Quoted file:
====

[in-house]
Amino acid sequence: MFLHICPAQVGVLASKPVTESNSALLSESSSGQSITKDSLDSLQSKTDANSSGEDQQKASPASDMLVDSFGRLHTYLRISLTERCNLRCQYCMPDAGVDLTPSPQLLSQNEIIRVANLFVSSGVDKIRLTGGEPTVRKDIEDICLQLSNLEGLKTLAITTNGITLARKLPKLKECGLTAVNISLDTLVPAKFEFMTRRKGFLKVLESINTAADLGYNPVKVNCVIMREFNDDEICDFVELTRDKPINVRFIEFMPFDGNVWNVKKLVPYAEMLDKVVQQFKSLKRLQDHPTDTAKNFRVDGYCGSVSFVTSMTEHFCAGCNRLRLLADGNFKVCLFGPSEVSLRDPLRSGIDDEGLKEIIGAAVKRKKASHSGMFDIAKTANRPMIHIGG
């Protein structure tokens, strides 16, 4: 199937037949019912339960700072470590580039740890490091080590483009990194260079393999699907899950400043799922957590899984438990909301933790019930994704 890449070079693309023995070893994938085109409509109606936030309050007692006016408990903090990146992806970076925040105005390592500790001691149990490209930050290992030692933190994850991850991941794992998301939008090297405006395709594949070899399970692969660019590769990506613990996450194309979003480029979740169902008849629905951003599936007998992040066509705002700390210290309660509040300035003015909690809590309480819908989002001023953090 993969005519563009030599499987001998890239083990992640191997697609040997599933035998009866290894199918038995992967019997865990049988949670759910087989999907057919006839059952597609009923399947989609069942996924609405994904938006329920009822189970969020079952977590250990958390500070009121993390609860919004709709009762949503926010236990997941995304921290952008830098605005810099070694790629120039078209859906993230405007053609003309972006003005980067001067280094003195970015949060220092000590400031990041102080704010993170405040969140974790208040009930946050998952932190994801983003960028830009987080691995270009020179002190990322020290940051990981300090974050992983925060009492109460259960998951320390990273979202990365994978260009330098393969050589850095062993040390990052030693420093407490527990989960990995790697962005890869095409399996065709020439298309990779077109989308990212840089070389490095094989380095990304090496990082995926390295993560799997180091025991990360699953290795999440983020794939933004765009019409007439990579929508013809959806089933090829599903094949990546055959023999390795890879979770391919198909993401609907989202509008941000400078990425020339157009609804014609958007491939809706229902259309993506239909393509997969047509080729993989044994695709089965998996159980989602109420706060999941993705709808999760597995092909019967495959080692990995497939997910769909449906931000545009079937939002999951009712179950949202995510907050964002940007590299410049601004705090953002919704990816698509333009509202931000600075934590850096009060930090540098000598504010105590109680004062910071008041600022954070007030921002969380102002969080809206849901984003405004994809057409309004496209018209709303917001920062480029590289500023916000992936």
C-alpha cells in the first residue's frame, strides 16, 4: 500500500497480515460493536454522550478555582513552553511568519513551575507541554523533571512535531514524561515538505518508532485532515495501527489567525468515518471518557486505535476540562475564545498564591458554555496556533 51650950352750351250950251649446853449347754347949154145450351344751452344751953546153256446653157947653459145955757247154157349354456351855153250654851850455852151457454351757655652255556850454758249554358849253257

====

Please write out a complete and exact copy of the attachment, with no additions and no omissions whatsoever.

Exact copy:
[in-house]
Amino acid sequence: MFLHICPAQVGVLASKPVTESNSALLSESSSGQSITKDSLDSLQSKTDANSSGEDQQKASPASDMLVDSFGRLHTYLRISLTERCNLRCQYCMPDAGVDLTPSPQLLSQNEIIRVANLFVSSGVDKIRLTGGEPTVRKDIEDICLQLSNLEGLKTLAITTNGITLARKLPKLKECGLTAVNISLDTLVPAKFEFMTRRKGFLKVLESINTAADLGYNPVKVNCVIMREFNDDEICDFVELTRDKPINVRFIEFMPFDGNVWNVKKLVPYAEMLDKVVQQFKSLKRLQDHPTDTAKNFRVDGYCGSVSFVTSMTEHFCAGCNRLRLLADGNFKVCLFGPSEVSLRDPLRSGIDDEGLKEIIGAAVKRKKASHSGMFDIAKTANRPMIHIGG
């Protein structure tokens, strides 16, 4: 199937037949019912339960700072470590580039740890490091080590483009990194260079393999699907899950400043799922957590899984438990909301933790019930994704 890449070079693309023995070893994938085109409509109606936030309050007692006016408990903090990146992806970076925040105005390592500790001691149990490209930050290992030692933190994850991850991941794992998301939008090297405006395709594949070899399970692969660019590769990506613990996450194309979003480029979740169902008849629905951003599936007998992040066509705002700390210290309660509040300035003015909690809590309480819908989002001023953090 993969005519563009030599499987001998890239083990992640191997697609040997599933035998009866290894199918038995992967019997865990049988949670759910087989999907057919006839059952597609009923399947989609069942996924609405994904938006329920009822189970969020079952977590250990958390500070009121993390609860919004709709009762949503926010236990997941995304921290952008830098605005810099070694790629120039078209859906993230405007053609003309972006003005980067001067280094003195970015949060220092000590400031990041102080704010993170405040969140974790208040009930946050998952932190994801983003960028830009987080691995270009020179002190990322020290940051990981300090974050992983925060009492109460259960998951320390990273979202990365994978260009330098393969050589850095062993040390990052030693420093407490527990989960990995790697962005890869095409399996065709020439298309990779077109989308990212840089070389490095094989380095990304090496990082995926390295993560799997180091025991990360699953290795999440983020794939933004765009019409007439990579929508013809959806089933090829599903094949990546055959023999390795890879979770391919198909993401609907989202509008941000400078990425020339157009609804014609958007491939809706229902259309993506239909393509997969047509080729993989044994695709089965998996159980989602109420706060999941993705709808999760597995092909019967495959080692990995497939997910769909449906931000545009079937939002999951009712179950949202995510907050964002940007590299410049601004705090953002919704990816698509333009509202931000600075934590850096009060930090540098000598504010105590109680004062910071008041600022954070007030921002969380102002969080809206849901984003405004994809057409309004496209018209709303917001920062480029590289500023916000992936």
C-alpha cells in the first residue's frame, strides 16, 4: 500500500497480515460493536454522550478555582513552553511568519513551575507541554523533571512535531514524561515538505518508532485532515495501527489567525468515518471518557486505535476540562475564545498564591458554555496556533 51650950352750351250950251649446853449347754347949154145450351344751452344751953546153256446653157947653459145955757247154157349354456351855153250654851850455852151457454351757655652255556850454758249554358849253257